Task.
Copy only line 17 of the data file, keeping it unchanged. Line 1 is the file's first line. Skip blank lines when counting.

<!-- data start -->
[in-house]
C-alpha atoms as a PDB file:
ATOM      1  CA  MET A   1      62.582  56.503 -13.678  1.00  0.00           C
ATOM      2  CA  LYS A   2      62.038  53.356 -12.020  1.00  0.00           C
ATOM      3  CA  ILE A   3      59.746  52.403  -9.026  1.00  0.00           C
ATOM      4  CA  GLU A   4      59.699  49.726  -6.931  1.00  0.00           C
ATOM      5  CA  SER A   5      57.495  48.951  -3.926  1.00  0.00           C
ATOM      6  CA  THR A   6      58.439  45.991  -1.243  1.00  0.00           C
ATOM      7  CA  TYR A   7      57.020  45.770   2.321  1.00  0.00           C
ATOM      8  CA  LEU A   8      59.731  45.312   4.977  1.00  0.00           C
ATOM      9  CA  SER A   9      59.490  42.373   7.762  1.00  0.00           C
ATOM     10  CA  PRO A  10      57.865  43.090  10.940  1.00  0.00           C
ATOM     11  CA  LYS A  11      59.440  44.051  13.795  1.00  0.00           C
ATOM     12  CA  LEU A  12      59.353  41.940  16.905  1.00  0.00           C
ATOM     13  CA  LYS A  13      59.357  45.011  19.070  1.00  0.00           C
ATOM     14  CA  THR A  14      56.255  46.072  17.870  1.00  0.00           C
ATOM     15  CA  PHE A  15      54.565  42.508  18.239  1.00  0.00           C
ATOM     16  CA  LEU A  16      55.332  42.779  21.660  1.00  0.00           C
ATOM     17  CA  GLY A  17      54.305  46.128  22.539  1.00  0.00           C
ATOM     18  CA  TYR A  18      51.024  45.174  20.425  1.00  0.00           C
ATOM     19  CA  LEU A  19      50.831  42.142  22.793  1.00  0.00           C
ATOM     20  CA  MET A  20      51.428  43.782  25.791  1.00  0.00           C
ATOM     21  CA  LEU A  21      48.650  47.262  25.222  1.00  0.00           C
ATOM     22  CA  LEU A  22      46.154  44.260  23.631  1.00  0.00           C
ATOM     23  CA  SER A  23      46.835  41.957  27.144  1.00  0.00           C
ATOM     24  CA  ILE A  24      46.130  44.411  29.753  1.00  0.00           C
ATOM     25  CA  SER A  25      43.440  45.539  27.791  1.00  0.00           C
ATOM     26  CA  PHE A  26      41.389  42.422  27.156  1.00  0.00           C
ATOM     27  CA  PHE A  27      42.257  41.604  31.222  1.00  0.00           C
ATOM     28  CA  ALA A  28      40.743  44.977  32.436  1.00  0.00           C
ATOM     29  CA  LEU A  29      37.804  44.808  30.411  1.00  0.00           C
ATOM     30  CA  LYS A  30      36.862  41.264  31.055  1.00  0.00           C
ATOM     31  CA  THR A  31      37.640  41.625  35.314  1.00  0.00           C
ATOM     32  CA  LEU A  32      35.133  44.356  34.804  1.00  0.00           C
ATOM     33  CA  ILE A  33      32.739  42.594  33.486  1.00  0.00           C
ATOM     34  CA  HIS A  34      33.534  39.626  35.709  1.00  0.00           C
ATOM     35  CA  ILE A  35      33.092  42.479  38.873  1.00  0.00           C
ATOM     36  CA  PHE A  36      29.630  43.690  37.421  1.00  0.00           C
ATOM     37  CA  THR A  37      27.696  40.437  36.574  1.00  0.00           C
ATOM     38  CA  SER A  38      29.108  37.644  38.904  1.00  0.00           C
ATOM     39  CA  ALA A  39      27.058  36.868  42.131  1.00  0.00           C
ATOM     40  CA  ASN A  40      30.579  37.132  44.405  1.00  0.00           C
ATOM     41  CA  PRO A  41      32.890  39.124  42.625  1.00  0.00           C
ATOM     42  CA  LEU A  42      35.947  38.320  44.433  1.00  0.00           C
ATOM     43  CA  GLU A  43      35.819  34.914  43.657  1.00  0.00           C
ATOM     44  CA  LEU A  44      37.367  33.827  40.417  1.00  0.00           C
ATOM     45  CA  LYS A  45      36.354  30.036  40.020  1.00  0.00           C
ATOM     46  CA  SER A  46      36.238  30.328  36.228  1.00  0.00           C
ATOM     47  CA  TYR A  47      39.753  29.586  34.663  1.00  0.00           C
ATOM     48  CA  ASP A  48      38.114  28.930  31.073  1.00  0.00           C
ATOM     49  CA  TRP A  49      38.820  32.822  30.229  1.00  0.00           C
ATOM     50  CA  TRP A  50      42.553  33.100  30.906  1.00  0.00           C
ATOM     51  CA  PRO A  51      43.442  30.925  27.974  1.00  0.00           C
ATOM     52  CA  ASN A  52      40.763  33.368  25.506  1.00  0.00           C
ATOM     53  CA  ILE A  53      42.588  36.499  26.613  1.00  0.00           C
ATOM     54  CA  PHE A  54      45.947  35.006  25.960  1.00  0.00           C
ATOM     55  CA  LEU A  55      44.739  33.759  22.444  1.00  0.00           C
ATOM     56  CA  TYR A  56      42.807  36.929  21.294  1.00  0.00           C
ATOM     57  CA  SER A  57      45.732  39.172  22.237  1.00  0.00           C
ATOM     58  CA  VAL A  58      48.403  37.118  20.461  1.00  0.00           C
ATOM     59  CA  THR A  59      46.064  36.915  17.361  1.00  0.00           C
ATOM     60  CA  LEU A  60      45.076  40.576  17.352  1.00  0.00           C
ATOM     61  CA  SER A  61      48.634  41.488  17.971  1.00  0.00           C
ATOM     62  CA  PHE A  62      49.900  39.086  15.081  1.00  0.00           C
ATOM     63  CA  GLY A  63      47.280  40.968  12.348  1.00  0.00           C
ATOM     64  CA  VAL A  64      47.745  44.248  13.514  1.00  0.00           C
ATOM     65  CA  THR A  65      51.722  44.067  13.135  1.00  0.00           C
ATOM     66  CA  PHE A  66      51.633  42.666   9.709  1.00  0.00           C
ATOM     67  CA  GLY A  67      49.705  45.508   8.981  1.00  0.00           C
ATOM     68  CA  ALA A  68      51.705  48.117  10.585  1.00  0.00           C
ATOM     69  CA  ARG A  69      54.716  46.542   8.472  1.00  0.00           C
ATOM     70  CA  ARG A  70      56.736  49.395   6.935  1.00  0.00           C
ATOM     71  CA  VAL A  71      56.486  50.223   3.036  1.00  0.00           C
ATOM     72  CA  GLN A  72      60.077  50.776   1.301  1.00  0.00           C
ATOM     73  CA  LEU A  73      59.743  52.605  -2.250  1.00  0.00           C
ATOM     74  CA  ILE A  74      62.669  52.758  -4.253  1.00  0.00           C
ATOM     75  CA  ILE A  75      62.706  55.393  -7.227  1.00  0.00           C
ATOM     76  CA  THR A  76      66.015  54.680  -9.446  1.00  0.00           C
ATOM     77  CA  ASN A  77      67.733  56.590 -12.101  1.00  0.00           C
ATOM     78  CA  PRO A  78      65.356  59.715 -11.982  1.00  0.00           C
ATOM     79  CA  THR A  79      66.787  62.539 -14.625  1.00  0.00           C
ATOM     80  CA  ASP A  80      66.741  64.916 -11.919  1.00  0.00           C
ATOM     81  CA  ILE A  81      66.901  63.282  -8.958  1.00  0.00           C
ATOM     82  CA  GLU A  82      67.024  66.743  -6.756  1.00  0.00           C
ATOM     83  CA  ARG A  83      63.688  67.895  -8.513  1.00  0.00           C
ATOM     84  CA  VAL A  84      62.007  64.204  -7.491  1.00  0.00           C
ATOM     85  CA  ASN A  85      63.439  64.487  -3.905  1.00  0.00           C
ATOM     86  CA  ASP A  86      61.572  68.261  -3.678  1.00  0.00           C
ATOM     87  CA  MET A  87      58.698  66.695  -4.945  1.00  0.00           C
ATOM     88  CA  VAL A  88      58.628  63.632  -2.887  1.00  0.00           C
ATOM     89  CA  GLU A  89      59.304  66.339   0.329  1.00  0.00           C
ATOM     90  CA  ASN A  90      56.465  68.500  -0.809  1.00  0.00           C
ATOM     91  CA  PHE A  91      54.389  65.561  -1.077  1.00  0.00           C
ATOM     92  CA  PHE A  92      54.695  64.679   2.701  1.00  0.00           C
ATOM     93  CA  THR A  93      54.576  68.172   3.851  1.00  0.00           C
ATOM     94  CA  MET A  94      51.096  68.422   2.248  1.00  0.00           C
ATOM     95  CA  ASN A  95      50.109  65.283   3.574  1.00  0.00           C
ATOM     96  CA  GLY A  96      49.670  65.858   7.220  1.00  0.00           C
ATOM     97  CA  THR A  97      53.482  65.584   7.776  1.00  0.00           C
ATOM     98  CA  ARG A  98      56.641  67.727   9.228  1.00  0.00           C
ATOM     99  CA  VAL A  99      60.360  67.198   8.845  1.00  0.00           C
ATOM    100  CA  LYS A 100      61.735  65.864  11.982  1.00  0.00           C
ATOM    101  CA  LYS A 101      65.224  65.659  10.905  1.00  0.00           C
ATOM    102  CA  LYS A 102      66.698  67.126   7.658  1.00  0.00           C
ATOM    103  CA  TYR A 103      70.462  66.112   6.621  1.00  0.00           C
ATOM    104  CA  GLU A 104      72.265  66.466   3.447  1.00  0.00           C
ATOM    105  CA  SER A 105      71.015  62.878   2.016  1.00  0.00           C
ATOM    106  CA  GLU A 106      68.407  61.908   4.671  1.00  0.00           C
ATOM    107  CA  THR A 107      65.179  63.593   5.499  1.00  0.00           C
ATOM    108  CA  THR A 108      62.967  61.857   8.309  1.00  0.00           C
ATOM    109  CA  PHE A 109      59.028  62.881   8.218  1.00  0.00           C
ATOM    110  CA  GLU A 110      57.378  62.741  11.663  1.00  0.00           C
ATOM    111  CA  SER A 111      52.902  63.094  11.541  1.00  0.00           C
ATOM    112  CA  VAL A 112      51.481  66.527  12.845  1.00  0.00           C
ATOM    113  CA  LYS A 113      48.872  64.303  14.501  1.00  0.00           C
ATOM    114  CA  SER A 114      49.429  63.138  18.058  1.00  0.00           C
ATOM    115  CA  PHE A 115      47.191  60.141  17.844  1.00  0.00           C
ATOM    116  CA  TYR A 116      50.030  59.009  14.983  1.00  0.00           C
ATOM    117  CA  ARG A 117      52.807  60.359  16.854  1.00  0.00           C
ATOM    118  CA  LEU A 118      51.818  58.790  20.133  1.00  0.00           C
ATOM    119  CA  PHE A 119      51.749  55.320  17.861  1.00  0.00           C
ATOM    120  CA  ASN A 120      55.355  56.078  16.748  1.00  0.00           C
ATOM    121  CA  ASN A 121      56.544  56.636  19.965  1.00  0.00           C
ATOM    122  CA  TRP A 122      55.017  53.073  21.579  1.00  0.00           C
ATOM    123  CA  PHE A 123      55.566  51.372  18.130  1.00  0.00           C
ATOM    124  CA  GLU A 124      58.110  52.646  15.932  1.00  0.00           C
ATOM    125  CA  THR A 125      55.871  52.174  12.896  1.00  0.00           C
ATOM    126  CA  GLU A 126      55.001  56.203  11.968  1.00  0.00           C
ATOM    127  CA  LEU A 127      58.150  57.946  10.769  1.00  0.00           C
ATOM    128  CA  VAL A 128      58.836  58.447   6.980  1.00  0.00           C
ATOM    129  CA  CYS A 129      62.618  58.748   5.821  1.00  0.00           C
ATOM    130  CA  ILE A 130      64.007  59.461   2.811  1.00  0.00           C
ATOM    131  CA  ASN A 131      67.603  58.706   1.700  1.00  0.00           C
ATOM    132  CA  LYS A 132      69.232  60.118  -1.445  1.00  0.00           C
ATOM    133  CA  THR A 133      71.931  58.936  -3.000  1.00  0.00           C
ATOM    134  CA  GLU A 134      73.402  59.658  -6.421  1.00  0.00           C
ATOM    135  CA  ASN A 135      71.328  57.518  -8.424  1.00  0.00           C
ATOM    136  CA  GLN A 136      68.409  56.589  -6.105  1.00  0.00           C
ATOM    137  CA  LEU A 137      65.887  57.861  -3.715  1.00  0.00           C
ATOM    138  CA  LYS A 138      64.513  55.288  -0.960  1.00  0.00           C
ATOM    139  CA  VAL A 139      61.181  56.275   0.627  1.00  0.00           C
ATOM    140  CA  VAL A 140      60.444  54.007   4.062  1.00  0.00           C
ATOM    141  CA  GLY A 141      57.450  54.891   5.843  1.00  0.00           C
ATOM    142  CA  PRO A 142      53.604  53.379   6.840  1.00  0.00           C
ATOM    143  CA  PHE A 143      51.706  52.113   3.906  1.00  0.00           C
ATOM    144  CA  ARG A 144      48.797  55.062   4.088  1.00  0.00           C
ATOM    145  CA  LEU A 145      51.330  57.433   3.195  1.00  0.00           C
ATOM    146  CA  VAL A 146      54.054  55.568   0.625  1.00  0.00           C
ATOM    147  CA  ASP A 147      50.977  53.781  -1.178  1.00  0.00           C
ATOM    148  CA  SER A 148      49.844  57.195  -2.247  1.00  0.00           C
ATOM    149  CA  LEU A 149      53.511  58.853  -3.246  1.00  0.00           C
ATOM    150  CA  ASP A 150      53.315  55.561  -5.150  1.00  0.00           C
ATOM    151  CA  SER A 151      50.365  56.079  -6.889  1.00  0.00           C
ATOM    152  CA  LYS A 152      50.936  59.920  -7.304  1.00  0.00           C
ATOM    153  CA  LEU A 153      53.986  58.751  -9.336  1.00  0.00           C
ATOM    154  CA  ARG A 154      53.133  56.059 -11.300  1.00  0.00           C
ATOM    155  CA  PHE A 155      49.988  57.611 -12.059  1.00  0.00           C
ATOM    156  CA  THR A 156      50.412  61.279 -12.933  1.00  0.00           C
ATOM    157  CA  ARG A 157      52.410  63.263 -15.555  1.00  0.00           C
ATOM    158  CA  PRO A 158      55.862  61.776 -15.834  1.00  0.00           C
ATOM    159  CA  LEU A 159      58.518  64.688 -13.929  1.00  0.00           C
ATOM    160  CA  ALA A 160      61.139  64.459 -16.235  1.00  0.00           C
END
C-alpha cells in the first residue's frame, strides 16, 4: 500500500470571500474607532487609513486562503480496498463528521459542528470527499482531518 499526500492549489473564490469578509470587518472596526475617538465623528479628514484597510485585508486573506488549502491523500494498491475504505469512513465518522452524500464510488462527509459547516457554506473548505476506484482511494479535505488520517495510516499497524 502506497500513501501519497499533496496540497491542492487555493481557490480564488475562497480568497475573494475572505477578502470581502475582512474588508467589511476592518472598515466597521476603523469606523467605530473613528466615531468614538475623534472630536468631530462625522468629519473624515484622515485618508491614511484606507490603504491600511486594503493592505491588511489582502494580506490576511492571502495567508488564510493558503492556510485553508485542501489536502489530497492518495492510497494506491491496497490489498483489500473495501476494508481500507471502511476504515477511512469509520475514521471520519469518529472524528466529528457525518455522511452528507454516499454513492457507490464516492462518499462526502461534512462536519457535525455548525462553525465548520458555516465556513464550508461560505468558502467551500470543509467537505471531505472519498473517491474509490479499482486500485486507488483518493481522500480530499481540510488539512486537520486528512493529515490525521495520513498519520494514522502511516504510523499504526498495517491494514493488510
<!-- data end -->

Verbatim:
ATOM     15  CA  PHE A  15      54.565  42.508  18.239  1.00  0.00           C